John Steinbeck as always is deeply observant of human nature and the book is replete with many insightful and in some ways prophetic remarks. On watching migrant farmers from Mexico, India , Philippines work on the crops, he is reminded of the lessons in history where Carthaginians hired mercenaries to fight their wars; Americans bring in migrant laborers to do the hard work and he hopes that one day, they are not overwhelmed by the hardier race, in mighty foretelling of the future. He captures narratives from people who are comfortable living in mobile homes and not worried about not having roots, for they are convinced that obsession with building roots stops progress and moving forward. He muses “Perhaps we have overrated roots as a psychic need. Maybe the greater the urge, the deeper and more ancient the is the need, the will, the hunger to be somewhere else  The wonderful thing about the author is his ability to see two sides of the story; while he misses the more personalized way of doing things prior to the industrial boom, he also acknowledges that “I know that it was a rare home that baked good bread in the old days.” and therefore nostalgia is presented with a pinch of salt. The rediscovery of America is always sombre, but there is much humour that only a master craftsman like Steinbeck can bring to a book, that is a difficult narrative – his conversations with Charley are downright hilarious, filled with laugh out loud moments. Charley is an intelligent dog and Steinbeck never forgets this fact in his 4-month long journey and the intellectual parley’s he engages in with him. His sense of irony is equally powerful when describing a quiet and enjoyable Thanksgiving, at a Texas millionaire’s place, talking a dig that the incorrect representation of Texas as loud and ostentatious. The language is flowing and despite being a travelogue, not once is the reader exhausted wondering when this journey will end. In fact, his description of the landscapes he covers is vivid and lyrical that brings alive the places and the reader is swept away with them! There is so much I can say about this book, that to end, I would only say that I read some essays which state that Steinbeck took several artistic liberties in writing this book, and this work is more fictional in nature. Be that as it may, his insights about life and humanity holds good now as it did 60 years ago and his deep heartbreak at people not being able to internalize respect for fellow creatures and the mad race of consumerism holds true today more than ever!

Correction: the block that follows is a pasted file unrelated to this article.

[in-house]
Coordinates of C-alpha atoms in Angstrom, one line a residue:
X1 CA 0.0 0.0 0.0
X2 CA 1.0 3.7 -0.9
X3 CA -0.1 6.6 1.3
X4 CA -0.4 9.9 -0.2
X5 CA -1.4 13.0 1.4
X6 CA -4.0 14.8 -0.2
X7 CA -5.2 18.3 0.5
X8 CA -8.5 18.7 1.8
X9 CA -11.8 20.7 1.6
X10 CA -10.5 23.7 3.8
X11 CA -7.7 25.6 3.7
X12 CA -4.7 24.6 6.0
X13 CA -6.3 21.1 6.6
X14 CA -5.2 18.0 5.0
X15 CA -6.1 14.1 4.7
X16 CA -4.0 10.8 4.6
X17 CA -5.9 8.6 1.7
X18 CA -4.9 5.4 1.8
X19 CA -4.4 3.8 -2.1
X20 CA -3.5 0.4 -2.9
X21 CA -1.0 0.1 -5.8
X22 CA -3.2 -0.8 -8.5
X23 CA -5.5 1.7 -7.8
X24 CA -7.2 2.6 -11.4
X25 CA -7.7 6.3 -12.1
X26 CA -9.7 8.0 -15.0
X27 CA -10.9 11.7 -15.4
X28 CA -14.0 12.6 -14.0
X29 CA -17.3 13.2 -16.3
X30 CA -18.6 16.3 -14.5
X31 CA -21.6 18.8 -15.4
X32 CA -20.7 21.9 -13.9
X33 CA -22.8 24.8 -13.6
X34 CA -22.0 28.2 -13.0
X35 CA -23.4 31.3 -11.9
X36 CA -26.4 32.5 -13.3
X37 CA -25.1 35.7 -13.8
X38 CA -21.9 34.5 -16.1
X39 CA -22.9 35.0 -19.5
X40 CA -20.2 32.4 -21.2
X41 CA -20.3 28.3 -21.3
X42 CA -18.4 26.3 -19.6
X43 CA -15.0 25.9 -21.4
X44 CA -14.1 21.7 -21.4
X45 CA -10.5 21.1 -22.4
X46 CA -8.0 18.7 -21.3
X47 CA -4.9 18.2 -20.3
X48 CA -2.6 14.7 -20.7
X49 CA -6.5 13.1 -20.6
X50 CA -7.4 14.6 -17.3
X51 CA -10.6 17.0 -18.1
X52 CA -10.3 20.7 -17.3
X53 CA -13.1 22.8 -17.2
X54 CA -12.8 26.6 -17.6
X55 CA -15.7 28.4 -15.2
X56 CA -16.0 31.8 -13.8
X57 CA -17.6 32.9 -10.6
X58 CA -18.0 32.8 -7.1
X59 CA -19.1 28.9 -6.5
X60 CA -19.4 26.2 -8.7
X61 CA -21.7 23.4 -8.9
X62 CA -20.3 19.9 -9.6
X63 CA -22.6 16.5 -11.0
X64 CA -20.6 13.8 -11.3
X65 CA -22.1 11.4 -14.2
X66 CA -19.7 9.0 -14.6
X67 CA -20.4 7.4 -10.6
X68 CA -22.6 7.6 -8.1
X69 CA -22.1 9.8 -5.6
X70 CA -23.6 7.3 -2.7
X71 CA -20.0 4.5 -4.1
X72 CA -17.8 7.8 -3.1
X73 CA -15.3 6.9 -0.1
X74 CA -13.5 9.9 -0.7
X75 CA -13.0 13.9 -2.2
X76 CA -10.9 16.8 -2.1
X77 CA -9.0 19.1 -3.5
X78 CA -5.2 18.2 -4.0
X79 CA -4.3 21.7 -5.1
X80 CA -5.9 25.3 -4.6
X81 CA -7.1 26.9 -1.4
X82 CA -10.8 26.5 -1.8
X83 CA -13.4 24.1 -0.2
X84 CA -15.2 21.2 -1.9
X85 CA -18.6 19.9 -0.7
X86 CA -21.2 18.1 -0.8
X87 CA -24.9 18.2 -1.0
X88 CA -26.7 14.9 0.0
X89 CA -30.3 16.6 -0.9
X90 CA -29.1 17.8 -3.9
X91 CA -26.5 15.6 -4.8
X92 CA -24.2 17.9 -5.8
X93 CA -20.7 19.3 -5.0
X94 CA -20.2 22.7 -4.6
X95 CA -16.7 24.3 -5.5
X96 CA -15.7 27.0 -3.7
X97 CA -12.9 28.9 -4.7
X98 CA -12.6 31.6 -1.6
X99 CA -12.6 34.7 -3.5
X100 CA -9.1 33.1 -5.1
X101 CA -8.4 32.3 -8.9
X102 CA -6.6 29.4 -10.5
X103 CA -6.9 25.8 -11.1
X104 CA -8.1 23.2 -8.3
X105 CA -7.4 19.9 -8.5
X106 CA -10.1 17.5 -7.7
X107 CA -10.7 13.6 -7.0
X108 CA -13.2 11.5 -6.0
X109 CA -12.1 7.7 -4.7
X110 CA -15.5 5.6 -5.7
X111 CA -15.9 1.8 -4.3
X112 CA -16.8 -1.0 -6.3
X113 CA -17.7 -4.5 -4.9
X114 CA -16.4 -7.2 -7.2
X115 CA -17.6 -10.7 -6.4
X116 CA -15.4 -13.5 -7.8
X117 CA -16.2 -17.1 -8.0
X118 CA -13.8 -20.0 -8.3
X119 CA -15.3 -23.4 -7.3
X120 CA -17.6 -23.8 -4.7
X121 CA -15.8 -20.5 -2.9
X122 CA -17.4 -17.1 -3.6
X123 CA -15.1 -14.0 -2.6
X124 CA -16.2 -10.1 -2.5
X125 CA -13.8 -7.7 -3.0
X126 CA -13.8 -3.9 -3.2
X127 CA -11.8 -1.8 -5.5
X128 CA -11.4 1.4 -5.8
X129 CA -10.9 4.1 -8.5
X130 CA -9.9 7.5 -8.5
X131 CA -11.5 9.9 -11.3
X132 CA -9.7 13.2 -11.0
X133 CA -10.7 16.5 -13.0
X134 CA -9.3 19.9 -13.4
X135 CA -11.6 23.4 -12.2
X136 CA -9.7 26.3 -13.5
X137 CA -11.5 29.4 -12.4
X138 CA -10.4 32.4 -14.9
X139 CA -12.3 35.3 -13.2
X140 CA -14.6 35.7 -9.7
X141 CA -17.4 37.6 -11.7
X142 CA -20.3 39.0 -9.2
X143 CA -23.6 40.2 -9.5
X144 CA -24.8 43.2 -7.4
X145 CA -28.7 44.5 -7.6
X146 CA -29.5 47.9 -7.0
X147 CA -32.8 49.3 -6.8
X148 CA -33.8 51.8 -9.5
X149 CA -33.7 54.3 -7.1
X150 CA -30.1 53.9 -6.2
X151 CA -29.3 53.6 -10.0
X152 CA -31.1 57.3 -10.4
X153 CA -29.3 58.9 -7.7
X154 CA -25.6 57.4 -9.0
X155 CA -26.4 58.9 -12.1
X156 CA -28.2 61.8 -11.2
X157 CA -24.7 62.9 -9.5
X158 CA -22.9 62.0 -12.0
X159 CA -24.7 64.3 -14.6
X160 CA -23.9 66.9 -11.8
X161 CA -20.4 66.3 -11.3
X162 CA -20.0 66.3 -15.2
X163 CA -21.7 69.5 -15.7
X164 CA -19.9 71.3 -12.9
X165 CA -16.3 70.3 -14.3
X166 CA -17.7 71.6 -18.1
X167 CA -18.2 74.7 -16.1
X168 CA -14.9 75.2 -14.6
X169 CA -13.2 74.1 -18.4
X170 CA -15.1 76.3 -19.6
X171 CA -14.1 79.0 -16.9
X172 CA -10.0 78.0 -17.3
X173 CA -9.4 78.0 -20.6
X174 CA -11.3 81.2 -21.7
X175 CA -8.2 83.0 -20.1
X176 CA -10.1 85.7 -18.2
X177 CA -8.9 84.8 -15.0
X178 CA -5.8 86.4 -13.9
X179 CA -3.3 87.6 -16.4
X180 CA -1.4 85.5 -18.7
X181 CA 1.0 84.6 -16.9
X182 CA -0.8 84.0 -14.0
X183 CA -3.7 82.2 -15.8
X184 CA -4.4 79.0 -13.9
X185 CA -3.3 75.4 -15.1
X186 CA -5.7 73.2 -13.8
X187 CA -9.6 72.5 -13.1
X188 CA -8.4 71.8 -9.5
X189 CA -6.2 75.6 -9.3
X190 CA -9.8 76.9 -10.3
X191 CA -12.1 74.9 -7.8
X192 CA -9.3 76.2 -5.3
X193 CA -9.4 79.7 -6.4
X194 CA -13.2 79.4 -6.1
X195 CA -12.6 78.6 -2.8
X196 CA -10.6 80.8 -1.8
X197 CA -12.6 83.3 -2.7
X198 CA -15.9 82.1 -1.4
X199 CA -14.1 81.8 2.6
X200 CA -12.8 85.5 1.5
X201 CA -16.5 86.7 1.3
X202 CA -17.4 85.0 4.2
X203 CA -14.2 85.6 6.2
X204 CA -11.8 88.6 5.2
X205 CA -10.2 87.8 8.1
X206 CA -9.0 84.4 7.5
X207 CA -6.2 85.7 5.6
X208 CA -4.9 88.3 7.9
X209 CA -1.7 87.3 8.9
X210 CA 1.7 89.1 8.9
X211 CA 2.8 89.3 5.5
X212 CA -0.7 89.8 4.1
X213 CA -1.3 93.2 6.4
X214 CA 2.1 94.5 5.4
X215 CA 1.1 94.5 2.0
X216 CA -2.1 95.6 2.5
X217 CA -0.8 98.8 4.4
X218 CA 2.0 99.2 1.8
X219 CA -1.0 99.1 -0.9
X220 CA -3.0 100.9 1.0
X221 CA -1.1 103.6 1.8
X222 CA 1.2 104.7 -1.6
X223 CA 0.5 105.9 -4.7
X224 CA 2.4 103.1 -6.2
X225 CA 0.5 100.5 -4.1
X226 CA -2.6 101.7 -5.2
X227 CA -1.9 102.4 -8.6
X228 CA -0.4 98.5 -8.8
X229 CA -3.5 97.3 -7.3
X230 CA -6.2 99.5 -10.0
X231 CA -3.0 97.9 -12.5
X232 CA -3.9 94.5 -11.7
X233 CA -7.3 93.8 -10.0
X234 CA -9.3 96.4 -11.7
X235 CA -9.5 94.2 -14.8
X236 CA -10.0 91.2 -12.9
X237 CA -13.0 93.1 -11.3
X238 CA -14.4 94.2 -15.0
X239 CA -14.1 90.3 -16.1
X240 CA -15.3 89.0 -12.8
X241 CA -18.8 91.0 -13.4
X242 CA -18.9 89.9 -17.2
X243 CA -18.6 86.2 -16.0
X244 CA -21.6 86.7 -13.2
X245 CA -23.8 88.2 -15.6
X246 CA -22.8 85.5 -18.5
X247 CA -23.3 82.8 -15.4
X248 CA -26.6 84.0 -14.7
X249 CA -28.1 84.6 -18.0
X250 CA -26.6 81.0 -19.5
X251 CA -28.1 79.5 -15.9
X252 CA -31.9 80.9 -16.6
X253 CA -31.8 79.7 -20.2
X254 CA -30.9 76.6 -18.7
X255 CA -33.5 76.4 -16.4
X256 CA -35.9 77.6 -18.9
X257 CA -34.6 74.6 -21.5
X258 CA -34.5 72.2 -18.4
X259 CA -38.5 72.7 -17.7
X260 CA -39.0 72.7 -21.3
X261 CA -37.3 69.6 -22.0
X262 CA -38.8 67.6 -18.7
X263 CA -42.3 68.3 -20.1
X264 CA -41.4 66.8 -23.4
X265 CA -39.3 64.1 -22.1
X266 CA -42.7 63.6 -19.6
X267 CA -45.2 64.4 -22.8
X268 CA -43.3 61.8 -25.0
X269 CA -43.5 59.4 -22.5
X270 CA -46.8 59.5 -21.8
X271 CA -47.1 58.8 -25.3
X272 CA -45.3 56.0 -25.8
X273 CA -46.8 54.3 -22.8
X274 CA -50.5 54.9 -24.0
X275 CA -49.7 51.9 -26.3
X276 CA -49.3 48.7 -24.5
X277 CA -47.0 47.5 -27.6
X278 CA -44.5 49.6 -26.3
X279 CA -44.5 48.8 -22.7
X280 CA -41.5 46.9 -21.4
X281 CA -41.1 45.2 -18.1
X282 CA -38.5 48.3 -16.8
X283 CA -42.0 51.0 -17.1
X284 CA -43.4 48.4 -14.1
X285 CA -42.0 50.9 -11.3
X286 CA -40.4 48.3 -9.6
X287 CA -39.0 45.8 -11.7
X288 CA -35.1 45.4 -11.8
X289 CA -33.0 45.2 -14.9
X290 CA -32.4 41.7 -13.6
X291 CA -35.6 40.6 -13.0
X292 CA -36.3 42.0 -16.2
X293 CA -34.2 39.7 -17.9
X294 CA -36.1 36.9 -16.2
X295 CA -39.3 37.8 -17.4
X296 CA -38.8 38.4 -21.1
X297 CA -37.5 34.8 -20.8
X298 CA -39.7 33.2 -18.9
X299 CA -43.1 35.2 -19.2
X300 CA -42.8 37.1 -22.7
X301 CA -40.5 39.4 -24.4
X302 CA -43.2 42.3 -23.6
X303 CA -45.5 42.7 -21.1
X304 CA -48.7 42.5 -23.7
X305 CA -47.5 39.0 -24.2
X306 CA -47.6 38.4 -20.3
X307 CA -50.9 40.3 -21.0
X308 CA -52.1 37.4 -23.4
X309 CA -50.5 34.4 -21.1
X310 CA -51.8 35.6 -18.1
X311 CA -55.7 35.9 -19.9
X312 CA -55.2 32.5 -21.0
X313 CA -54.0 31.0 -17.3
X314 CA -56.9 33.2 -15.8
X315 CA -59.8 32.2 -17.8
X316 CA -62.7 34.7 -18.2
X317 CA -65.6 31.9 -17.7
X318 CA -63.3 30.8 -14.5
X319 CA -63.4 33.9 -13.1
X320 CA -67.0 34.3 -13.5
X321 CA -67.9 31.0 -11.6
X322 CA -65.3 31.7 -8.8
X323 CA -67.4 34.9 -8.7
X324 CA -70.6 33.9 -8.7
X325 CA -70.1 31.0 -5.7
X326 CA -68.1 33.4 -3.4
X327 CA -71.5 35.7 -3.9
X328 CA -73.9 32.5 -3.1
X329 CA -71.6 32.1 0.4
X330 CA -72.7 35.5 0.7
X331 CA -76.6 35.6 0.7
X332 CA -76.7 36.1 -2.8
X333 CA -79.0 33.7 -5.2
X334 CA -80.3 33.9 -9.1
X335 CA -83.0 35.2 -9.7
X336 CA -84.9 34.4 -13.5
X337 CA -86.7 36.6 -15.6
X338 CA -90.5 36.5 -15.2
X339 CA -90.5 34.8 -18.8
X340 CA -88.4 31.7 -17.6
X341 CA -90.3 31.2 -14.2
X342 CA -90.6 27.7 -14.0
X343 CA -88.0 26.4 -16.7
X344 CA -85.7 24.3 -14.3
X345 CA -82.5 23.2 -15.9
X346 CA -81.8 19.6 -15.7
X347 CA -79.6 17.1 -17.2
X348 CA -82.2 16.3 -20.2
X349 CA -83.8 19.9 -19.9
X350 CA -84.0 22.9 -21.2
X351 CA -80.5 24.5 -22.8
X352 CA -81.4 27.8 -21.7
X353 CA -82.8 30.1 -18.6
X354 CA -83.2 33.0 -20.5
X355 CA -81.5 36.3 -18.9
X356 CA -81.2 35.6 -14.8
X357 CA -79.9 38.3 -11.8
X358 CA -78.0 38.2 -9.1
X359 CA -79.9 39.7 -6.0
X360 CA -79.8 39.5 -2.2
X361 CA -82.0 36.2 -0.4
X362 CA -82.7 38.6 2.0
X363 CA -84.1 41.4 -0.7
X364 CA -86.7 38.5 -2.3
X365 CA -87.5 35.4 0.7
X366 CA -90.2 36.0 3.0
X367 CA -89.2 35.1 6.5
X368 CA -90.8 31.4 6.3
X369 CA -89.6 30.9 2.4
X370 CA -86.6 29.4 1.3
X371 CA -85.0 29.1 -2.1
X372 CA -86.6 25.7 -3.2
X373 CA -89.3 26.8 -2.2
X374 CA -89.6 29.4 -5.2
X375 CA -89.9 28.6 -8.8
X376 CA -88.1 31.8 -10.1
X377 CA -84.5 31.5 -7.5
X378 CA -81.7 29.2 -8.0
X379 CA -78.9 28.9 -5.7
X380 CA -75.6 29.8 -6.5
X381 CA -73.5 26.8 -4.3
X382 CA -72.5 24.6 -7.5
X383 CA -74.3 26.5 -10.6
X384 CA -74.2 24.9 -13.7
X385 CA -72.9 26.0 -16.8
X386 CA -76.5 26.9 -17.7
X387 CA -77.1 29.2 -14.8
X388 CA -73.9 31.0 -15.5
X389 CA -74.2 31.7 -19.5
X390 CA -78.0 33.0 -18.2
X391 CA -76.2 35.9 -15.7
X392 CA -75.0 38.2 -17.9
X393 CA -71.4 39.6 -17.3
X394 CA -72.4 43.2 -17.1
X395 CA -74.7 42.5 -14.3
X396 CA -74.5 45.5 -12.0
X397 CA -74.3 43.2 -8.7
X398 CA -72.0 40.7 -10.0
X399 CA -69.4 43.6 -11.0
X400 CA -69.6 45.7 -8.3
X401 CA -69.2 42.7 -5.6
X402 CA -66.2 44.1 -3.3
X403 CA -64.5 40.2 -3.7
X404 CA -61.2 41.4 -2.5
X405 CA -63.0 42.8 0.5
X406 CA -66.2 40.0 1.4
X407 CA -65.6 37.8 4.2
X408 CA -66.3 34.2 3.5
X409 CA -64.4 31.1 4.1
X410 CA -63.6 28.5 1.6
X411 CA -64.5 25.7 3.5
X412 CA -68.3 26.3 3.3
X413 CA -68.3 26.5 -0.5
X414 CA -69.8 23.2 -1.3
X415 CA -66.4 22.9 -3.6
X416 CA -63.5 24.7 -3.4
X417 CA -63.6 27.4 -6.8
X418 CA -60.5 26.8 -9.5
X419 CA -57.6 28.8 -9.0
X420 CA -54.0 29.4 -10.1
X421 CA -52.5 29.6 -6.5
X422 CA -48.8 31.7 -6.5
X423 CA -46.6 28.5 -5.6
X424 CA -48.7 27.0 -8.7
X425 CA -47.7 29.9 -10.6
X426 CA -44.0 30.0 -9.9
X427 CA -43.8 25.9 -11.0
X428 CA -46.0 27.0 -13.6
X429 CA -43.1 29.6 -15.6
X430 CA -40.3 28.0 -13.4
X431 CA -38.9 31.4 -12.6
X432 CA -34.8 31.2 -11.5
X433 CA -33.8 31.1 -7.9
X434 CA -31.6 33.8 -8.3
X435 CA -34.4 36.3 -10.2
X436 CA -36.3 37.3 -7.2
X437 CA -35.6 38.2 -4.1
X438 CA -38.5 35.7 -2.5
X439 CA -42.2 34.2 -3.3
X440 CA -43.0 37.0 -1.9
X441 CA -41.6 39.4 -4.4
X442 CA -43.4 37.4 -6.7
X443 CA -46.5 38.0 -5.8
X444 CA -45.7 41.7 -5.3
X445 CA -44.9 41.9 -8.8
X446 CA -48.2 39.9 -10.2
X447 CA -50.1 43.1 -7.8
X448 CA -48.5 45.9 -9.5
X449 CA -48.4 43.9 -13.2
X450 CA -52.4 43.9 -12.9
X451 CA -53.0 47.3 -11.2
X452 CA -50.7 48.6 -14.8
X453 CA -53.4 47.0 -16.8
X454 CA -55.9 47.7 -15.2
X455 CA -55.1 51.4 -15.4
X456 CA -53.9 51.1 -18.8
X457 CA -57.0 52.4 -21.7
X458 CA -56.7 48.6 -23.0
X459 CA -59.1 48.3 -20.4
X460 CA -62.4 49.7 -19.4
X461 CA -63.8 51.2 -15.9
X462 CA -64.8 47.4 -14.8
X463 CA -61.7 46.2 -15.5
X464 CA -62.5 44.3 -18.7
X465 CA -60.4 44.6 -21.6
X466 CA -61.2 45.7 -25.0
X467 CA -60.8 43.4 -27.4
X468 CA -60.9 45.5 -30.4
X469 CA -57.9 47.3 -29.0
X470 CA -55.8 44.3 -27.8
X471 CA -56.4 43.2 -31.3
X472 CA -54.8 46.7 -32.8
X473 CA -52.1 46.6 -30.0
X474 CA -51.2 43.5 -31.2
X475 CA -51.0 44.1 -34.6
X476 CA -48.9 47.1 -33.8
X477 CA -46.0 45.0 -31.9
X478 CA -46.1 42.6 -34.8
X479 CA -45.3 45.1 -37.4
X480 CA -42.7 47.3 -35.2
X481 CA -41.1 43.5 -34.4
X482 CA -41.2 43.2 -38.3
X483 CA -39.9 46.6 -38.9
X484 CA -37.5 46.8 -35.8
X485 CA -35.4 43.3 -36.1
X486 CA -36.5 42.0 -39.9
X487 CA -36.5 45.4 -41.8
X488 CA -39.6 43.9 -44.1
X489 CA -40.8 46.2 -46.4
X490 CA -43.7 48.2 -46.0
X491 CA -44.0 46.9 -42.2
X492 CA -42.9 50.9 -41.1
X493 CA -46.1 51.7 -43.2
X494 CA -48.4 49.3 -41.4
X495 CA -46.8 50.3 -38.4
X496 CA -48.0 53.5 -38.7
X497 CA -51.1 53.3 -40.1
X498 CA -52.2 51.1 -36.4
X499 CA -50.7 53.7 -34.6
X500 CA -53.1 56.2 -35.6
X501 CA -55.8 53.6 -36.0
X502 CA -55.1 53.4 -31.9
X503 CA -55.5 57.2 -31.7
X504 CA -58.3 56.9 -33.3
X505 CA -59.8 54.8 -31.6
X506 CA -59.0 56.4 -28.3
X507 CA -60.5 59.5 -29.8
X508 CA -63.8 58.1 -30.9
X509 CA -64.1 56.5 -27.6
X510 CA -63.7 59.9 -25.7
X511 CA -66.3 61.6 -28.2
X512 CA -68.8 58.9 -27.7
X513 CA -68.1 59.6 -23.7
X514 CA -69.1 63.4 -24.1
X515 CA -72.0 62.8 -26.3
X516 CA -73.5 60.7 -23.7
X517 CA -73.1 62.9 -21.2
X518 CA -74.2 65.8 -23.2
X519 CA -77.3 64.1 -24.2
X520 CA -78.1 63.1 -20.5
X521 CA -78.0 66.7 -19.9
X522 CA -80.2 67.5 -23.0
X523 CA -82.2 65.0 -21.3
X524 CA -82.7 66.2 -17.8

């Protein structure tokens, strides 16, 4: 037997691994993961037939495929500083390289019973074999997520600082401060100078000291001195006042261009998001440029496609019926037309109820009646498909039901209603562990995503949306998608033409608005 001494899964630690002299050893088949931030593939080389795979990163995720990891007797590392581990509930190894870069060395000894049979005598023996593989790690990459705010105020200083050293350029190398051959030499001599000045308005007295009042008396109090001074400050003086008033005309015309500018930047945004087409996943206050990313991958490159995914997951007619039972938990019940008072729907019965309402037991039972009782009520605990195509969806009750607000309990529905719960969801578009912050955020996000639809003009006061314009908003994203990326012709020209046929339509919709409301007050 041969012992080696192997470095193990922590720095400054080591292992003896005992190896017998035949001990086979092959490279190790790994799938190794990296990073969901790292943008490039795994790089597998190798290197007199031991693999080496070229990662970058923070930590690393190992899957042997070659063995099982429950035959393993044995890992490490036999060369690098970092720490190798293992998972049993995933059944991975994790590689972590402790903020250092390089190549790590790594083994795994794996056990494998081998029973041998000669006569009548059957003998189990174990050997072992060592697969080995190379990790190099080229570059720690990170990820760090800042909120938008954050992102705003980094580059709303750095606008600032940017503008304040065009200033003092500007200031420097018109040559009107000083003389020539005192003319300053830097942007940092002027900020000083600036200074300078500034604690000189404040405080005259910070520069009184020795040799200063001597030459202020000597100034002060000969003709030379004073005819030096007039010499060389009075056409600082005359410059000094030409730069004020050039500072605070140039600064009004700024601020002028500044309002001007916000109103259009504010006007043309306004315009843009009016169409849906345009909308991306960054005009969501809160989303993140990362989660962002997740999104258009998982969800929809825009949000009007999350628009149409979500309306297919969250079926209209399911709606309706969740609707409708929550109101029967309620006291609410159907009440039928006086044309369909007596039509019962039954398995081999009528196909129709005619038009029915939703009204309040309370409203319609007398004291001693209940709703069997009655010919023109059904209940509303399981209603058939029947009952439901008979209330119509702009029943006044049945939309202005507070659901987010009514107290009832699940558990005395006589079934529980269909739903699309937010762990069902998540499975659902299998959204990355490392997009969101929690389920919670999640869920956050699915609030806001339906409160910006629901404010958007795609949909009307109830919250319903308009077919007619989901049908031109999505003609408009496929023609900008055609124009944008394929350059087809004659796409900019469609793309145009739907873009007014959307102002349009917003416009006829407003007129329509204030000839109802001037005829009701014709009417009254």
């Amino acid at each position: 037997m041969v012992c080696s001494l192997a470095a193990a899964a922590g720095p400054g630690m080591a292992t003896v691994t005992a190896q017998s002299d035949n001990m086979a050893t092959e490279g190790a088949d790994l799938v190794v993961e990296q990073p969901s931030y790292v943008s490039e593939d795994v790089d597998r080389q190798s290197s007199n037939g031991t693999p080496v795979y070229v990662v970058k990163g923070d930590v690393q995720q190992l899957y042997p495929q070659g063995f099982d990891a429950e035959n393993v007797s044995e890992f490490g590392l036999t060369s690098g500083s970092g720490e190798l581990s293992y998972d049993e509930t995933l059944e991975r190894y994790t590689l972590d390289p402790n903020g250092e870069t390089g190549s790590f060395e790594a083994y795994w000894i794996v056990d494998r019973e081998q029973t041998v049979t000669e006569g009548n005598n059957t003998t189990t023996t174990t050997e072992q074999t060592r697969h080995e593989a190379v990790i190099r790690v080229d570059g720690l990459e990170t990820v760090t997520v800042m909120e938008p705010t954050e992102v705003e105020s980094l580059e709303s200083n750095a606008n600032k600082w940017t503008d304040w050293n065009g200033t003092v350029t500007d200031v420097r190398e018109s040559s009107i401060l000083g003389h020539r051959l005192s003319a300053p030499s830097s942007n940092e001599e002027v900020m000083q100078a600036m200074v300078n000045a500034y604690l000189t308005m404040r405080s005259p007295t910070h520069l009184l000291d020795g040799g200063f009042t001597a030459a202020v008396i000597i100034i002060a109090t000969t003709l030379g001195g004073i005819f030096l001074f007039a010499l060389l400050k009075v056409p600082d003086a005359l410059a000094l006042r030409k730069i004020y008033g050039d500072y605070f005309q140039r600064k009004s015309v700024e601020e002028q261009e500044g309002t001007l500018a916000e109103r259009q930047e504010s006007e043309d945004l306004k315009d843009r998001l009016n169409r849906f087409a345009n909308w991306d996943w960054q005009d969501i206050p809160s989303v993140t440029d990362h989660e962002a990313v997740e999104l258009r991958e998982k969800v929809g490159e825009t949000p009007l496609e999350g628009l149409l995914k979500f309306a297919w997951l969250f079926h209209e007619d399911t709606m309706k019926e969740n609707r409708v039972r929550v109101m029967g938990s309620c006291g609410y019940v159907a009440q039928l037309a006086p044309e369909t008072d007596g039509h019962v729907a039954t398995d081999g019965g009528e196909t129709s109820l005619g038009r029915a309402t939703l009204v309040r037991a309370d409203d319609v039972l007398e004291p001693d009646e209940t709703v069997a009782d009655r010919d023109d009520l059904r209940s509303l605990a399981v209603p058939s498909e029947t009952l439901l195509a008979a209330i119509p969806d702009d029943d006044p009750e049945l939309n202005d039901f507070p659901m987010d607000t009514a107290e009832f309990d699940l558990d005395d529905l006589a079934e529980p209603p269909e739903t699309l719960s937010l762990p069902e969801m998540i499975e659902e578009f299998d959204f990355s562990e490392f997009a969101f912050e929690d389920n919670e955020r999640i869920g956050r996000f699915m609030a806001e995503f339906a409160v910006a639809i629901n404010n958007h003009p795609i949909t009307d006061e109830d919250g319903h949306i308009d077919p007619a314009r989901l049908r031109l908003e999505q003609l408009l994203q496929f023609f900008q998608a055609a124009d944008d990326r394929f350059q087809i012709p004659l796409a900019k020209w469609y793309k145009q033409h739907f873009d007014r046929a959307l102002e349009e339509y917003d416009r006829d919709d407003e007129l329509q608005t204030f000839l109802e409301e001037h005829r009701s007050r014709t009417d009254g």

Travelling Through Soviet Union

In July of 1948, a writer and a photographer started on a journey for 41 days across Russia and the other Republics of Soviet Union in a quest to find out how does the common people act, “what do they serve for Dinner? Do they have parties? What food is there? What do they talk about?” . They were not interested in politics and instead try and understand the everyday Russian people if they can. They sold the idea to Herald Tribune and convinced the Soviet Embassy to give them necessary permissions and visas, and thus began A Russian Journal, by John Steinbeck and Robert Capa.

 Andrei Mylniko, In Peaceful Fields (1950)